Its not that Apple is making a huge profit off the store (they aren’t[1]) rather its the usefulness of the apps in the store that drive people to buy an iDevice (an iPhone costs $180 in parts, Apple sells them to AT&T for $600 each). An iPhone without apps isn’t too useful in today’s market (it makes for a nice smartphone but that’s about it).

    The source is right however, Content Is King. Whether its live TV (something the iPad wont likely see for a long time) or a huge library of movies to draw from, music, entertainment (games), in-flight chat with others, etc, IFEC is suitable for 95% of the flying public.

    [1] http://www.iphonealley.com/current/apple-app-store-itunes-not-money-makers

  3. MoJoh March 25, 2010 at 6:43 pm #

    Was this the work of S.D. by any chance?

  4. Kurt Brown March 27, 2010 at 3:11 pm #

    This opinion seems remarkably like that of the people that thought “the internet in your refrigerator” was a good idea.

    How can anyone think that a product that costs thousands per seat, can only be upgraded with a fleet-wide maintenance overhaul (costing further millions), can keep up with a consumer technology, which advances significantly every 6 to 12 months, in hardware, software, and content?

    This is “blinders on” thinking of the first order.

    My prediction: The smartest, nimblest carriers will sidestep the entire IFE debacle, just like they sidestepped in-flight phones, and work on their free, branded, WiFi iPad channel, which is a software-only solution. With iPad loaners handed out free in 1st class and rentable in biz and coach.

    Southwest should be working on this one already. If they’re not, and someone from Southwest is reading this, please call me, and I’ll deliver you a full business plan and rollout of features/functions at no charge, just so I can be a customer.

  5. Elias Pappenheim April 4, 2010 at 11:22 am #

    Ill be so happy when I get my ipad and get it jail broken, apparently its supposed to be ten times better then anything apple has put out before.

  6. iPad Forums April 7, 2010 at 10:10 am #

    im loving the ipad personally. what do you think of it now? was it upto your standards?

  7. Patrick April 15, 2010 at 12:09 pm #

    The inherent problem I have with the “expert” commentary is that he is asking the wrong question. Its not about which delivers better content : IFE vs PED (personal electronic device i.e. ipad, slate, laptop etc). Its all about IFE AND PED content. True innovators in this space would see this. The key to the success of any airline strategy is recognising that combining the content of the IFE system and the PEDs automatically places you in a much stronger position. To be competitive, they are going to need to integrate the PEDs into the existing IFE systems on board.

    Lets unpack this a bit with an example : Row44. Its a converged platform that offers Internet Access, IPTV Multicasting, and Telephony. Once you have it installed, all three of these services are available to customers. The question is how do passengers access these services? Do you install seat back PTVs, or do you allow the passengers to connect directly to these services with their own device? Or do you do a combination of both? The direct advantage of allowing the passengers to connect with their own device is that they get access to both content : their own, AND what is being offered via the IFE system. An additional advantage is that it saves weight and cost (wiring, PTVs etc). Long term, the onus for keeping current with technology moves to the passenger, and the airline retreats to the content provider role only.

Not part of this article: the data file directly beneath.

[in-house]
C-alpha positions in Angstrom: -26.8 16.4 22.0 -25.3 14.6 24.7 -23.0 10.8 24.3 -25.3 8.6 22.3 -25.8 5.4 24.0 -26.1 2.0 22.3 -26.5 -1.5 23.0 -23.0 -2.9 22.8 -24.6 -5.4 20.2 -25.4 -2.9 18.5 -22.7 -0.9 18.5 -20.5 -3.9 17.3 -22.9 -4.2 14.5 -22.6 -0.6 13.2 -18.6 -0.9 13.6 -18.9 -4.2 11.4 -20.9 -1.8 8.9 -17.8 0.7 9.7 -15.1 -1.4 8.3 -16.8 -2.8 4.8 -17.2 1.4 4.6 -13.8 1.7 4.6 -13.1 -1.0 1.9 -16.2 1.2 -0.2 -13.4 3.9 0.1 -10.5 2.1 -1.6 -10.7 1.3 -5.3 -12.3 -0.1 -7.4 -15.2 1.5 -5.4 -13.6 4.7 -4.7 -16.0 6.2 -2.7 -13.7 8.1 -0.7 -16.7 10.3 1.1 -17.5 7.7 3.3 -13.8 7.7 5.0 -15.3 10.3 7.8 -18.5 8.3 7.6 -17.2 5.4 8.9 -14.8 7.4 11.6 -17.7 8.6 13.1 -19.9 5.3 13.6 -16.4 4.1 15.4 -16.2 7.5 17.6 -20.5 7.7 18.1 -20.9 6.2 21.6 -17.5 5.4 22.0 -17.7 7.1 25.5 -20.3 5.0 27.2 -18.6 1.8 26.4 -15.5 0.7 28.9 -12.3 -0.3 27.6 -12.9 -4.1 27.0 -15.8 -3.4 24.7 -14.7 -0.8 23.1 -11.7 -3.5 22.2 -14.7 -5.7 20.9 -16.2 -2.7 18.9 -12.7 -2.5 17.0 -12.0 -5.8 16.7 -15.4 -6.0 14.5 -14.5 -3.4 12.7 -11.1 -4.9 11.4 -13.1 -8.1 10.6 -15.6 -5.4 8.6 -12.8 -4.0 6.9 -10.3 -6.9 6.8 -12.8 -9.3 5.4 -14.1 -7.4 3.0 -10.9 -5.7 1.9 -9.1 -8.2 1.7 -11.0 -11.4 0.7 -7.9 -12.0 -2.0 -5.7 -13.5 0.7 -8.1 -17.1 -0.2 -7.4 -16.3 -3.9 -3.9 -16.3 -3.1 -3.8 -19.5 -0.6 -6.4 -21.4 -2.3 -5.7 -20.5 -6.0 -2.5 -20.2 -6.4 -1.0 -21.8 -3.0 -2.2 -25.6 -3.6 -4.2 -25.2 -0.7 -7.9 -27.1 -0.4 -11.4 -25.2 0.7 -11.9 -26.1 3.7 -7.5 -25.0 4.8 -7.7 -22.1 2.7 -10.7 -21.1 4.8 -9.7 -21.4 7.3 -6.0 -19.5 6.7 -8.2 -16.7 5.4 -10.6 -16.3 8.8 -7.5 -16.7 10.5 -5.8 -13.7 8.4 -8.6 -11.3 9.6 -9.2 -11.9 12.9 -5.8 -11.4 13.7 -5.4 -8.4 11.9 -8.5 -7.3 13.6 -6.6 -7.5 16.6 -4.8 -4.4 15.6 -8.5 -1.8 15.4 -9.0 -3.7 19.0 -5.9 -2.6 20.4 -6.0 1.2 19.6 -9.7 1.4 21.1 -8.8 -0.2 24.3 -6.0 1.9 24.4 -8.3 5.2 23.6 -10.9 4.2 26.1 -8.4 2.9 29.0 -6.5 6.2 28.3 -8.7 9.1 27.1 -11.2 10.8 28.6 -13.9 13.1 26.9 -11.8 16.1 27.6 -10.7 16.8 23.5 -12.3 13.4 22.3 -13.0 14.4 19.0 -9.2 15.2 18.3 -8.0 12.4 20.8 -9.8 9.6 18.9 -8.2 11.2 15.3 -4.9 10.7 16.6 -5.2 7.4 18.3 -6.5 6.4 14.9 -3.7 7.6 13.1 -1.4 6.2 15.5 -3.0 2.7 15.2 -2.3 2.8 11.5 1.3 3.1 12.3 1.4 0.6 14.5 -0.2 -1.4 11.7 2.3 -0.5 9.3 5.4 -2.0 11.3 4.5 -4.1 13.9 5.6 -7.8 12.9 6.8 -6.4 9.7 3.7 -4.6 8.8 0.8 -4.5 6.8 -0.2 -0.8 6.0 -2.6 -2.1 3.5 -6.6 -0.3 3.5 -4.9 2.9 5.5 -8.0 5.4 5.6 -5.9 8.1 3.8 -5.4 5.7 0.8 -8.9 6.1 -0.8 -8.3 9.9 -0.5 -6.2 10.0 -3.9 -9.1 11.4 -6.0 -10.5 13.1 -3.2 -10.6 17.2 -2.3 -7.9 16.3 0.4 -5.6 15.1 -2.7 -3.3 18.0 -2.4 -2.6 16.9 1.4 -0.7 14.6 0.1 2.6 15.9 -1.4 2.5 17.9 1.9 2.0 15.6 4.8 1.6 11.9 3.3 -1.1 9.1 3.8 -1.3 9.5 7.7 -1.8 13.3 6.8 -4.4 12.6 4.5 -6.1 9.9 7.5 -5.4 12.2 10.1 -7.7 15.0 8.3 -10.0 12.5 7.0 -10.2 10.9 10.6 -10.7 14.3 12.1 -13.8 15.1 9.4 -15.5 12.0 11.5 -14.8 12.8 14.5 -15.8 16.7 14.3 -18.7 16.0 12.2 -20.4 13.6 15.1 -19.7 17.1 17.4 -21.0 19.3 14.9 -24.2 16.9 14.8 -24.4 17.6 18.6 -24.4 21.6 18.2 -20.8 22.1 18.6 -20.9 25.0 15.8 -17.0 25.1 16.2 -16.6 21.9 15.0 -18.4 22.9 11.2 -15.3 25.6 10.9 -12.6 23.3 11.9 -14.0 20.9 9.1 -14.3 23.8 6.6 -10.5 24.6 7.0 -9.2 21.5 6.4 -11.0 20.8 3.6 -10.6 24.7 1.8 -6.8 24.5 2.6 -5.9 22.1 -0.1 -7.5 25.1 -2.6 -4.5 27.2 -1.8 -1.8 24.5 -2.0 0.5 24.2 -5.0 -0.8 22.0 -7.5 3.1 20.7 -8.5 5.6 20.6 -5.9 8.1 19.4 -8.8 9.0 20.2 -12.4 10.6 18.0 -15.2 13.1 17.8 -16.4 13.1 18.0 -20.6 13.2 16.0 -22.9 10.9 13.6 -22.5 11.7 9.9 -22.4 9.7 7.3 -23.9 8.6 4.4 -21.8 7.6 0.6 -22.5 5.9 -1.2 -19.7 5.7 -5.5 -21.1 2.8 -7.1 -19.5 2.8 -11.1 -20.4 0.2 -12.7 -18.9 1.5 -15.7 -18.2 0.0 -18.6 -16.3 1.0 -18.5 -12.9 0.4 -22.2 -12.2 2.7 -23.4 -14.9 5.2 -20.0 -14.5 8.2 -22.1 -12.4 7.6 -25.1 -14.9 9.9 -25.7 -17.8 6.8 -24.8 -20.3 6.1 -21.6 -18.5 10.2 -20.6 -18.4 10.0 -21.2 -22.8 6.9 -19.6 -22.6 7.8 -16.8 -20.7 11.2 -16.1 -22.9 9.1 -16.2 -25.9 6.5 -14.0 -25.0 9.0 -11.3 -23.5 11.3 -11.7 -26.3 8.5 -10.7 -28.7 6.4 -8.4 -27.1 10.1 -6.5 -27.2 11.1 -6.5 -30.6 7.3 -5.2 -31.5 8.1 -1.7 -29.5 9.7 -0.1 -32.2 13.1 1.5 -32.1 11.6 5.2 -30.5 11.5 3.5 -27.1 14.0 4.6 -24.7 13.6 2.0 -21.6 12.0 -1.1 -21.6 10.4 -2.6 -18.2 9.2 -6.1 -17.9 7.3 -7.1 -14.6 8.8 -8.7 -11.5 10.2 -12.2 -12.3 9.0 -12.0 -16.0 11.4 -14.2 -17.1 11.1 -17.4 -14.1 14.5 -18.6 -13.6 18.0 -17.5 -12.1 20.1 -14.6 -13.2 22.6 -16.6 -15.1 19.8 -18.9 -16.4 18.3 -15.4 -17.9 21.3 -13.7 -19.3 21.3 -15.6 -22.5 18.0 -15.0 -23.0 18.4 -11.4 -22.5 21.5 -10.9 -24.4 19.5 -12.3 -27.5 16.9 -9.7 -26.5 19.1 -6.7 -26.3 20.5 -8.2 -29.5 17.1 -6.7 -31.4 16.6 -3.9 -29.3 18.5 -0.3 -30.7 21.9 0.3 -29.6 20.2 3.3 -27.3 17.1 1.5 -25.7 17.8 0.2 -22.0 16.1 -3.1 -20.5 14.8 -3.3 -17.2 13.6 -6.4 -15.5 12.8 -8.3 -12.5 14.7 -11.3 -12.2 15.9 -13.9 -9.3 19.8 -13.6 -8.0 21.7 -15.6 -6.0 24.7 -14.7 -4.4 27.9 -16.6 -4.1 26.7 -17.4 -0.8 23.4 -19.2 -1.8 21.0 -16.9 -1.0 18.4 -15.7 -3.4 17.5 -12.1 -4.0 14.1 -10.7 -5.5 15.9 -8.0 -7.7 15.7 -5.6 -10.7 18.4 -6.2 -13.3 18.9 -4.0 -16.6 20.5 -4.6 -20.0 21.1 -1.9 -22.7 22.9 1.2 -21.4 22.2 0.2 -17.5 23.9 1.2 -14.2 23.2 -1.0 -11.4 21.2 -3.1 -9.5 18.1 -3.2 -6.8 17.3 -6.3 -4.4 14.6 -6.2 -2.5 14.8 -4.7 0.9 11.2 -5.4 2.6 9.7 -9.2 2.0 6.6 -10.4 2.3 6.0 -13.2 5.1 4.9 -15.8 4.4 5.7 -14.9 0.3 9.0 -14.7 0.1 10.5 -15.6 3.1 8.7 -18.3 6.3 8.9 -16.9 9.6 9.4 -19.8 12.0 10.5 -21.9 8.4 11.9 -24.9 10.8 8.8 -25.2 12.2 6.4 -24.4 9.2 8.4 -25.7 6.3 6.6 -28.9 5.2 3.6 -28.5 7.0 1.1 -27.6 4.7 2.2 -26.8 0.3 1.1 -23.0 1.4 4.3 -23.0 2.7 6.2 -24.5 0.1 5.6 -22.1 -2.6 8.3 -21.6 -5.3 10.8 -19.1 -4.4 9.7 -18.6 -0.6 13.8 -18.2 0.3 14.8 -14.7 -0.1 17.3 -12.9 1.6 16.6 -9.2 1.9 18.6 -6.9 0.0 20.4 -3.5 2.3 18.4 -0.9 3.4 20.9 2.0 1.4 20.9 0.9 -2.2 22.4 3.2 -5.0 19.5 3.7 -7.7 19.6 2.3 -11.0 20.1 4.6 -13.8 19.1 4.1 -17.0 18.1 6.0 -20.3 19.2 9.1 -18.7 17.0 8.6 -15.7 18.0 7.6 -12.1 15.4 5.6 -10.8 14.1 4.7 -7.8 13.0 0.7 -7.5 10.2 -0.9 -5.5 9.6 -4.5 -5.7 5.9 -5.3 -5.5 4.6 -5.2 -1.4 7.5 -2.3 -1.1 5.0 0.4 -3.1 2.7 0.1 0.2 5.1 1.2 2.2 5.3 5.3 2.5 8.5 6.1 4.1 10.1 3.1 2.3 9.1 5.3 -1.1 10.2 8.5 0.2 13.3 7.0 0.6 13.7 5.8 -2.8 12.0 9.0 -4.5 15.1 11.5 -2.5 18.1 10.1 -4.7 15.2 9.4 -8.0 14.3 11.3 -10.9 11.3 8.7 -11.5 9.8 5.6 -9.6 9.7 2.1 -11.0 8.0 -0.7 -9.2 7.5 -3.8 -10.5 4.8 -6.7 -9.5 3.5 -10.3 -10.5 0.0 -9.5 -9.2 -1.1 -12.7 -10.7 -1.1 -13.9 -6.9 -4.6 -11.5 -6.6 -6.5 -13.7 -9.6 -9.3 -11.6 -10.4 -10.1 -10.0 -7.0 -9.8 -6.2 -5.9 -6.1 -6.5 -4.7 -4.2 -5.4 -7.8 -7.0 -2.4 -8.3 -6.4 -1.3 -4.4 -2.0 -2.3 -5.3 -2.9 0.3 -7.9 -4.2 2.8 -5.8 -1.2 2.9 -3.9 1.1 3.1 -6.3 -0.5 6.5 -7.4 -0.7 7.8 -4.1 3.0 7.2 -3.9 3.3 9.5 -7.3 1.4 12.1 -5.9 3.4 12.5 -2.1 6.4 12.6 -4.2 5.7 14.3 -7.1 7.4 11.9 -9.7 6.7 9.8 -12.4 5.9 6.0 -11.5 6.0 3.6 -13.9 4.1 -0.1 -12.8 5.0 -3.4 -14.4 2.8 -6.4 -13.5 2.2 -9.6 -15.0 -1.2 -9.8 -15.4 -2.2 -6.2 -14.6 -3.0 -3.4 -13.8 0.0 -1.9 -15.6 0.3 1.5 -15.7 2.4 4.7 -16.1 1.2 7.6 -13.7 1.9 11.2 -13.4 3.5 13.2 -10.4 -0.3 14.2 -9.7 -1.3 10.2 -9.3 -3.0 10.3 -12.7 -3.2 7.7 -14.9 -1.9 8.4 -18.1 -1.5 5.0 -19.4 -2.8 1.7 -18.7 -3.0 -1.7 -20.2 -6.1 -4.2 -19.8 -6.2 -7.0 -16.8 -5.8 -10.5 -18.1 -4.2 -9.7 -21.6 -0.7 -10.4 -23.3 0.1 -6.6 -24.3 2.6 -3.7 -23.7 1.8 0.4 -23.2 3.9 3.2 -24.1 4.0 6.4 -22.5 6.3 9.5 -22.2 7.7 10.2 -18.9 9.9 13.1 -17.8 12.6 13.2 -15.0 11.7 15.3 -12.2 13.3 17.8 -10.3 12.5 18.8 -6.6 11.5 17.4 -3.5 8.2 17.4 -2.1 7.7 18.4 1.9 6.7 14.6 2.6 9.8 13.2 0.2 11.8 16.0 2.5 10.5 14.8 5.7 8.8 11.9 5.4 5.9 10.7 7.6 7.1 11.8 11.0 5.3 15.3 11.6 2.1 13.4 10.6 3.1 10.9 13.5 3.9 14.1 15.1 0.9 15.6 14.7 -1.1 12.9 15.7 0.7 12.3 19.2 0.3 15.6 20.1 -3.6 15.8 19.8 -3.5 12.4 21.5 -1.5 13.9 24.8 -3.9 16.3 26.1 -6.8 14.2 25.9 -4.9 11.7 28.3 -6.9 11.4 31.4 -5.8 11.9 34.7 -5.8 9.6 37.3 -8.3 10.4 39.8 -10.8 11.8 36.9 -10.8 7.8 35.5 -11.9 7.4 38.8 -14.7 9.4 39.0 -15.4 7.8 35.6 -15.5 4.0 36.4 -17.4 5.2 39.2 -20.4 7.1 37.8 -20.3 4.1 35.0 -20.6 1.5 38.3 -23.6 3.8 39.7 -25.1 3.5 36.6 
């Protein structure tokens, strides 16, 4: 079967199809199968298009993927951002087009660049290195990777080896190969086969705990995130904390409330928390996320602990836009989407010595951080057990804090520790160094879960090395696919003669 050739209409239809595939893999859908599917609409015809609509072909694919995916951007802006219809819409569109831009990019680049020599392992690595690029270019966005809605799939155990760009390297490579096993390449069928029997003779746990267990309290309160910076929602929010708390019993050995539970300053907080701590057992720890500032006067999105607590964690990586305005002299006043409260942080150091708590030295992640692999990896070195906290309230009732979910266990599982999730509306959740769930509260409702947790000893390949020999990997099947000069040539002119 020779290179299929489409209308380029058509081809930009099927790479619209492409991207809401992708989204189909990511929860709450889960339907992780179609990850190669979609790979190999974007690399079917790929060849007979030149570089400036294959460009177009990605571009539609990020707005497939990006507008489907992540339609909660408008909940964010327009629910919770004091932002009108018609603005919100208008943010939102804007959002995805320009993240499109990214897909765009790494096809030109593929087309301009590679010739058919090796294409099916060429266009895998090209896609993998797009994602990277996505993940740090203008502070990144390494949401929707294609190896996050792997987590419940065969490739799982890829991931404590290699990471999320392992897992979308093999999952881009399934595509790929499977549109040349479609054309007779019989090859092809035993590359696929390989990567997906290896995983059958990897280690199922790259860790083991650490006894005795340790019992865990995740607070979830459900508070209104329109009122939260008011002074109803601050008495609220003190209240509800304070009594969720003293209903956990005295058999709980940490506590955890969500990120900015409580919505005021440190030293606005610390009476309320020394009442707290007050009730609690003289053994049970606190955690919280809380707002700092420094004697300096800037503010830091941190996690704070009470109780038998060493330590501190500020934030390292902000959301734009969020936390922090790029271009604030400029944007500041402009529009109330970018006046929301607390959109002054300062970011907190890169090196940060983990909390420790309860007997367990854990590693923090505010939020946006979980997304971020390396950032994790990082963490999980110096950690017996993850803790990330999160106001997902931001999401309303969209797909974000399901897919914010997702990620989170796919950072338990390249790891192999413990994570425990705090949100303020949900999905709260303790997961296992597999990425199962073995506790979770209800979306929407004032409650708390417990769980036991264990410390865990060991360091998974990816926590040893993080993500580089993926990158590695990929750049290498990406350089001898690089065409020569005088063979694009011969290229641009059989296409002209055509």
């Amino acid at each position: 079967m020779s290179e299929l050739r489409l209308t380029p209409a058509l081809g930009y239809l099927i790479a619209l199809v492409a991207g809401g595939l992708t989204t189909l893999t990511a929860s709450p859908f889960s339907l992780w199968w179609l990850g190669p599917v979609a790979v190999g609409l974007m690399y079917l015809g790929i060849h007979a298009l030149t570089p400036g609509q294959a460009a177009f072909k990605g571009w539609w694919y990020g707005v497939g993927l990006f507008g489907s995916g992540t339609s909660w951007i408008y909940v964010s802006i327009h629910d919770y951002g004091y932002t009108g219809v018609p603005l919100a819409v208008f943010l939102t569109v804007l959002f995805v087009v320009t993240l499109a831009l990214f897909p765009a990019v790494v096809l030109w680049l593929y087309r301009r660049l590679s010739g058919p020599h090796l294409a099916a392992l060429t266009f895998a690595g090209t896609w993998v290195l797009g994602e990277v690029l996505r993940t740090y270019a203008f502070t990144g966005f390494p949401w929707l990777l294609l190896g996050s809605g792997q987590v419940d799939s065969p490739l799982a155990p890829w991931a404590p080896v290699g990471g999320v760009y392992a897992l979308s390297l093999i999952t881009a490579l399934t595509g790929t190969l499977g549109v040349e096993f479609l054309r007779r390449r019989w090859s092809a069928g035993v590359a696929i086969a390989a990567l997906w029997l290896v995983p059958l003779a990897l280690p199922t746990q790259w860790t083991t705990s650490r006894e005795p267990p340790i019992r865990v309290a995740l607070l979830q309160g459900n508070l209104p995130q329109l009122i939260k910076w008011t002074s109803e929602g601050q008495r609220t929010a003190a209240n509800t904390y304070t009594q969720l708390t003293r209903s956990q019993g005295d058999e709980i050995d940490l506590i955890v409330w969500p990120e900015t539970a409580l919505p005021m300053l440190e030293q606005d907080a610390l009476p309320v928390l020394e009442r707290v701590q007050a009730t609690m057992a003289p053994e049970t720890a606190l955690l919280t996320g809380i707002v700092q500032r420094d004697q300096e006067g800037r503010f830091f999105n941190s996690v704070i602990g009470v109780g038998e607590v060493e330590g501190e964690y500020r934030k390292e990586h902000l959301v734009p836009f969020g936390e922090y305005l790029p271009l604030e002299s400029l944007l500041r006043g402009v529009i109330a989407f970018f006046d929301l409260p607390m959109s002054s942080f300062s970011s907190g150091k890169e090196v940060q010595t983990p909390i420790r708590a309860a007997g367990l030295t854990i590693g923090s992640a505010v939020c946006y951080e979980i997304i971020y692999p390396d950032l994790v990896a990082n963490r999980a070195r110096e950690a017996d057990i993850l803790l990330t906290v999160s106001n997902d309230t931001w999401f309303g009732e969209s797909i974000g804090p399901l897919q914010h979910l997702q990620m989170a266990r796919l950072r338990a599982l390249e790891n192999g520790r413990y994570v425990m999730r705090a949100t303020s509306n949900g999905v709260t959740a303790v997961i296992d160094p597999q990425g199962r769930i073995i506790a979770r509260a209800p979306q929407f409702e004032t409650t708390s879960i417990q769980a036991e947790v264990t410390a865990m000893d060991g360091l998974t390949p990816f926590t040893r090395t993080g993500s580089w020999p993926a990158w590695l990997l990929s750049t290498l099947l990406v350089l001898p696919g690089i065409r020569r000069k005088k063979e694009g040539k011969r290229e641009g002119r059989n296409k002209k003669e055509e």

In my opinion, SWA have hit a home run here. They have recognised that combined content gives them a competitive advantage, and have chosen a solution around this instead of adding complexity, weight and cost. What I would like to see them (and others that are adopting this strategy) do : install universal dock adapters on the seat backs so that you dont have to hold the PED.

    Some other carriers may opt for a combined model with PTV access and PED to combined content. Others will stick with what they have. But ask yourself this question : what would you prefer on your next flight? Access to Live TV, some stored movies on the IFE server, and the internet, or access to all of this PLUS whatever you have on your iPAD/Slate?

    With regards to penetration of asian markets : the iPad may be a flop there, but its becoming blatantly obvious that Slates are the next big thing. They may not go the Apple route, but there will be many alternatives, and IPTV is an open standard that requires a client and IP connectivity. There are many many ways to deliver this…


  8. Joseph April 19, 2010 at 1:50 pm #

    The “expert” certainly sounds like a hack for the IFE industry… and the commentary smacks of a whiff of desperation as they see the writing on the wall, so to speak. The iPad is only the start of an avalanche of products from several manufacturers over the next few years that will make IFE completely obsolete.

  9. Eulalia Trinkl July 4, 2010 at 1:29 pm #

    The iPad has already changed the way I do my work – the iPad is here to stay!

  10. Teodoro Milbourne September 11, 2010 at 11:01 am #

    What do you think of the prospects for serious multi-touch DJ software on the iPad and iPhone?